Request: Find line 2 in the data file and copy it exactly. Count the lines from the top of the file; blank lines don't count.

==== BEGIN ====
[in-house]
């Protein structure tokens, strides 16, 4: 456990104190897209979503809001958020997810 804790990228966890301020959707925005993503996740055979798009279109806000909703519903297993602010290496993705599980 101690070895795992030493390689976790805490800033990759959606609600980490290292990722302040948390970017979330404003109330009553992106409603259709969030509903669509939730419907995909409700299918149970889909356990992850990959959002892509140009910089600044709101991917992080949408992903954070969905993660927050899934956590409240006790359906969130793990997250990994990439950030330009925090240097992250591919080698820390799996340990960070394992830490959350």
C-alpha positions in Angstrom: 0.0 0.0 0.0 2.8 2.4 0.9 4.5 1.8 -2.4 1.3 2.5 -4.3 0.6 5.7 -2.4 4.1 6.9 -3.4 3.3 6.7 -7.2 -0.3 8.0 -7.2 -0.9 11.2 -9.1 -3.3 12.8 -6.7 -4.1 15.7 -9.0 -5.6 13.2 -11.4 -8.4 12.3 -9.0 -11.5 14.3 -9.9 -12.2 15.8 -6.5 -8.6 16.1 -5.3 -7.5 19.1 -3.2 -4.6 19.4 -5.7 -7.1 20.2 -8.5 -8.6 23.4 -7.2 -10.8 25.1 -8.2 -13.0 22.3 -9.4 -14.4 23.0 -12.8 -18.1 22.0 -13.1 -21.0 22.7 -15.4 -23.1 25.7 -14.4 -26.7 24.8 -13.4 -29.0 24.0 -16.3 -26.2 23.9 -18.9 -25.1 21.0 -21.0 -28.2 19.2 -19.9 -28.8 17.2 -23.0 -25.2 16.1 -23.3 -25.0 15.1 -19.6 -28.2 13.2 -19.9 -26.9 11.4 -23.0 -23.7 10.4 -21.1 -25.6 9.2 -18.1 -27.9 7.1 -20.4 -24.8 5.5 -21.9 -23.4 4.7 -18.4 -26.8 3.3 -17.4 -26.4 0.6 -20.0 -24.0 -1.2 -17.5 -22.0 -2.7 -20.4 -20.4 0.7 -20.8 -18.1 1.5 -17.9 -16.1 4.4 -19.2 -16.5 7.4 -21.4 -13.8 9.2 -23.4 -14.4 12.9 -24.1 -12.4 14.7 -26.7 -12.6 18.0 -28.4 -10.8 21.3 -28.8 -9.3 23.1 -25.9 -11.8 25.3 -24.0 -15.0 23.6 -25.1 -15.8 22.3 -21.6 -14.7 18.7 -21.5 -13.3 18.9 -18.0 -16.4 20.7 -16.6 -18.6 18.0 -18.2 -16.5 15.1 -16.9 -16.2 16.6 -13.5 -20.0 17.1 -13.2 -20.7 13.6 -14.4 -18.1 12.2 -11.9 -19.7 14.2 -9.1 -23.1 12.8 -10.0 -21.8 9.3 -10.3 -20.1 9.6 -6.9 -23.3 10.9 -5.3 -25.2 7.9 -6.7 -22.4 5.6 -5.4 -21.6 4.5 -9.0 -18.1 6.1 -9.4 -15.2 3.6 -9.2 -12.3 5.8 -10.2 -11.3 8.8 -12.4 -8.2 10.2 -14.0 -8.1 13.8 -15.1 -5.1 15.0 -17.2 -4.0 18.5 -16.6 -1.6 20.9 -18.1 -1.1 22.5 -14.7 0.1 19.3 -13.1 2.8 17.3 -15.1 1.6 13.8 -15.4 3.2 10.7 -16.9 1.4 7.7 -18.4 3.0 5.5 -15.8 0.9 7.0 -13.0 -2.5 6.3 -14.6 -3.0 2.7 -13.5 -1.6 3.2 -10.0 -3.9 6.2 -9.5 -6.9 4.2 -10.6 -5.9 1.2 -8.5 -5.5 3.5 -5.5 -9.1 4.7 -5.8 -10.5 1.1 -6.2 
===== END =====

């Protein structure tokens, strides 16, 4: 456990104190897209979503809001958020997810 804790990228966890301020959707925005993503996740055979798009279109806000909703519903297993602010290496993705599980 101690070895795992030493390689976790805490800033990759959606609600980490290292990722302040948390970017979330404003109330009553992106409603259709969030509903669509939730419907995909409700299918149970889909356990992850990959959002892509140009910089600044709101991917992080949408992903954070969905993660927050899934956590409240006790359906969130793990997250990994990439950030330009925090240097992250591919080698820390799996340990960070394992830490959350």